Add authenticity to your historical re-enactment or personal collection with the addition of fantastic Deepeeka weapons from Buying a Sword. The Deepeeka brand produces excellent decorative swords and weapons replicas from a variety of historical periods and cultures ranging between medieval, Greco-Roman, Viking, Egyptian, Celtic, and beyond. The types of ornamental weapons include pole arms, axes, daggers, maces, war hammers, and others. The collectible swords make great costume swords, training weapons, or display pieces. The decorative weapons are crafted with authenticity in mind, making these Deepeeka products a great choice for re-enactors and collectors. Whether you are looking for a bec de corbin, a flanged mace, a Turkish scimitar, a medieval arming sword, a pugio dagger, or a Renaissance rapier, you can find something of interest here!
They were not called the Dark Ages for nothing. It was dangerous times, and a mans best friend in that era was the sword at his hip. This Dark Ages Arming Sword delivers to you the classic sword of the age, to use in your endeavors.
Some Vikings were fond of prestige weapons, those being ornate pieces that were as much signs of rank as anything else. This Decorated Viking Scramasax is one such piece with fine detailing, made out of a typical Viking knife.
Similar in design to the gladius, the spatha was a straight sword favored by Roman heavy infantry units. This Delos Sword is a simple blade with obvious Hispanic influences that is modeled after a Roman sword found in Delos, Greece.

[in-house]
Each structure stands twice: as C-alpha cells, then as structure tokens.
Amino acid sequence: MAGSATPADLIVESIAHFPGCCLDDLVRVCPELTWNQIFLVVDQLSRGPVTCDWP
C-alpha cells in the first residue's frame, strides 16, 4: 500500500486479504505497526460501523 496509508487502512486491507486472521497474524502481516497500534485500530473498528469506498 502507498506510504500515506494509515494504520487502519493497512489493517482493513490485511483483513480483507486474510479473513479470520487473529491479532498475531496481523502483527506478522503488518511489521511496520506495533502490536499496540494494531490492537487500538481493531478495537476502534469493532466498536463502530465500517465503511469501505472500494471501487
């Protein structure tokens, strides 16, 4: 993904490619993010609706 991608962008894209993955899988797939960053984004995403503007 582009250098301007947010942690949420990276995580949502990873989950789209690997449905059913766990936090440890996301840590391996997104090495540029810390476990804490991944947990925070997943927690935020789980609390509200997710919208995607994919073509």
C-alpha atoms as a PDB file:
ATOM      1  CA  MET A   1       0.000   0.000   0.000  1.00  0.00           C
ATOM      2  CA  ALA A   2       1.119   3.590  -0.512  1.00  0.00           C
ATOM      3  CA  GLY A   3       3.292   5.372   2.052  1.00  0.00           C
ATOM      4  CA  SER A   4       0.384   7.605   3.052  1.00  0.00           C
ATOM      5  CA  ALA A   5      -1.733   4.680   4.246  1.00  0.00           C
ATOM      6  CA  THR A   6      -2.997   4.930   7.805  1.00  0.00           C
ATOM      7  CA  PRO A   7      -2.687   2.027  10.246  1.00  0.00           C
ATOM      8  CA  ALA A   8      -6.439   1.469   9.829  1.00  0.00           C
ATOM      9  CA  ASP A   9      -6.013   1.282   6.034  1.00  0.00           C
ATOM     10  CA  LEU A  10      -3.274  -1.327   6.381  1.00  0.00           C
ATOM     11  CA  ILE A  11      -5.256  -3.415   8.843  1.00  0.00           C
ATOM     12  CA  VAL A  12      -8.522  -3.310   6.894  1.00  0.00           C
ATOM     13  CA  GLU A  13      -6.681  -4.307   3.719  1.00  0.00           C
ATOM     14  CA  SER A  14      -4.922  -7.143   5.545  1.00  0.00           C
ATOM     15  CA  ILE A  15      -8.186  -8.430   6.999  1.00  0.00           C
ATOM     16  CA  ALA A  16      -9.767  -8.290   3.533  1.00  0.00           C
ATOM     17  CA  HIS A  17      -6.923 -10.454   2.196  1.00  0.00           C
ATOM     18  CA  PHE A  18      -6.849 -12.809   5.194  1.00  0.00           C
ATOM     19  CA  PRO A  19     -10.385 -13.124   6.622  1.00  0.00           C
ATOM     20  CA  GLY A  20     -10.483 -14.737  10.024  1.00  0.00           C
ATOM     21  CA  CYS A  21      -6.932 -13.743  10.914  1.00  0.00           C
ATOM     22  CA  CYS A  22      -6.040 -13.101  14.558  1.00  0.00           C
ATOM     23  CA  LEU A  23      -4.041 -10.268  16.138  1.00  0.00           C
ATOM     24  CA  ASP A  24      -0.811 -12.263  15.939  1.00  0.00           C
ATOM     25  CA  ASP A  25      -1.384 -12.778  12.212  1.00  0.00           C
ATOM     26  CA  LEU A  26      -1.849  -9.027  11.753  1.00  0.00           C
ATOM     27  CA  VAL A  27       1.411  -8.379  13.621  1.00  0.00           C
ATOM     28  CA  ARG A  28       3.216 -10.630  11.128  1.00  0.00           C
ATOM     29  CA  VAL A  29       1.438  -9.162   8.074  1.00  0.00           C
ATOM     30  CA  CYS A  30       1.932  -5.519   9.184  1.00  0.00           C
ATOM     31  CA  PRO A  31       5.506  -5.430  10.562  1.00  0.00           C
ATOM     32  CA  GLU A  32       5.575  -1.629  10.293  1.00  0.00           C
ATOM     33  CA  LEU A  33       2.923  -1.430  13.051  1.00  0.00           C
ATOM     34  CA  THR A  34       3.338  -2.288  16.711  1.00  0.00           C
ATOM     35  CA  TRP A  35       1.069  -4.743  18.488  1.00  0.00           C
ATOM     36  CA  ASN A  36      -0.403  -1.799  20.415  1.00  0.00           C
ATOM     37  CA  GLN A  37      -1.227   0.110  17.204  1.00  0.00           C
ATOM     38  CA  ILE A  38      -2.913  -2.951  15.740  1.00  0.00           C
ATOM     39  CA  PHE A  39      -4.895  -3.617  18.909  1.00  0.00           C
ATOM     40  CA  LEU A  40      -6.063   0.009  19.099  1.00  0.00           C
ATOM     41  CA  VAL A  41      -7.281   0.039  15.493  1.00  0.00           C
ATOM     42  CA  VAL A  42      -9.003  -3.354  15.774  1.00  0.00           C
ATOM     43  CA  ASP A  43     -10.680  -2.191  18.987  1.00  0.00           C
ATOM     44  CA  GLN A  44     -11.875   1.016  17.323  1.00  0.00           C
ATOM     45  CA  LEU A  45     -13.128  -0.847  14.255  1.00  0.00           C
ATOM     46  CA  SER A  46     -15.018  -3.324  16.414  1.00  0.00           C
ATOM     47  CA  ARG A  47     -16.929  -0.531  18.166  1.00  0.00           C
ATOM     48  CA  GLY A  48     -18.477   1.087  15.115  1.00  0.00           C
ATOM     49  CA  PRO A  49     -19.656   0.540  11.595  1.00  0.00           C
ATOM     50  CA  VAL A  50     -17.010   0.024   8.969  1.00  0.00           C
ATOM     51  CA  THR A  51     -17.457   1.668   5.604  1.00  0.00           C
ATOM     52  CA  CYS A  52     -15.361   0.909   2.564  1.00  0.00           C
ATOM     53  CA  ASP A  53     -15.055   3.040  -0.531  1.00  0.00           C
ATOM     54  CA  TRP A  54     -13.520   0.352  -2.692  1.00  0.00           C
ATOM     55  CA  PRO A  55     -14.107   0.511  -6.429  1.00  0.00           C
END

Some tomahawks are made for show and some are made for use. This Double Headed Small Hawk is one that is made for use, featuring a balance and construction that makes this tomahawk fun and easy to throw, either for fun or competition.
This sword predates the typical basket hilt Irish swords, although the lack of a basket hilt does not make this Early Irish Hilt Sword any less effective. In fact, this sword remains a viable option thanks to its blade design.
The pugio was a typical arm to be found at the side of virtually any Roman soldier, acting as a badge of office and honor and a sidearm. This Embossed Pugio Dagger is an ornate dagger appropriate for any ranked officer or general.
Traditionally, a blade such as this Engraved Scottish Dirk would have been carried by a member of the Highland Regiments. It would have been a side-arm. Today, it serves as a ceremonial weapon to complete the iconic Highland attire.
Popular particularly in the fifteenth century, this Engraved Steel Rondel Dagger recreates the look of the side-arm that serfs, nobles, and knights were all carrying, thanks to its openness of design, as well as to its effective form.
During the Medieval Age, knights reigned supreme as some of the best warriors on the field. To counter these heavily armored warriors, polearms, like this European Warhammer Poleaxe, were used to smash through armor.
A Fauchard is a pole weapon that is similar in nature to glaive, being designed to deliver thrusts and cuts from a distance. The difference comes from the shape of the blade, as the fauchards design is much more complex and involved.
Many different styles of pole arms came out of the Middle Ages and some happened to be quite intriguing. This Fauchard Fork is one example, featuring a convexly curved cutting blade as well as a lethal, straight-edged stabbing point.
Because they can be put to so many different uses, daggers come in all different shapes and sizes. Take Fayan's Dagger, for instance, which is smaller than most daggers, although size does not make it any less effective as a blade.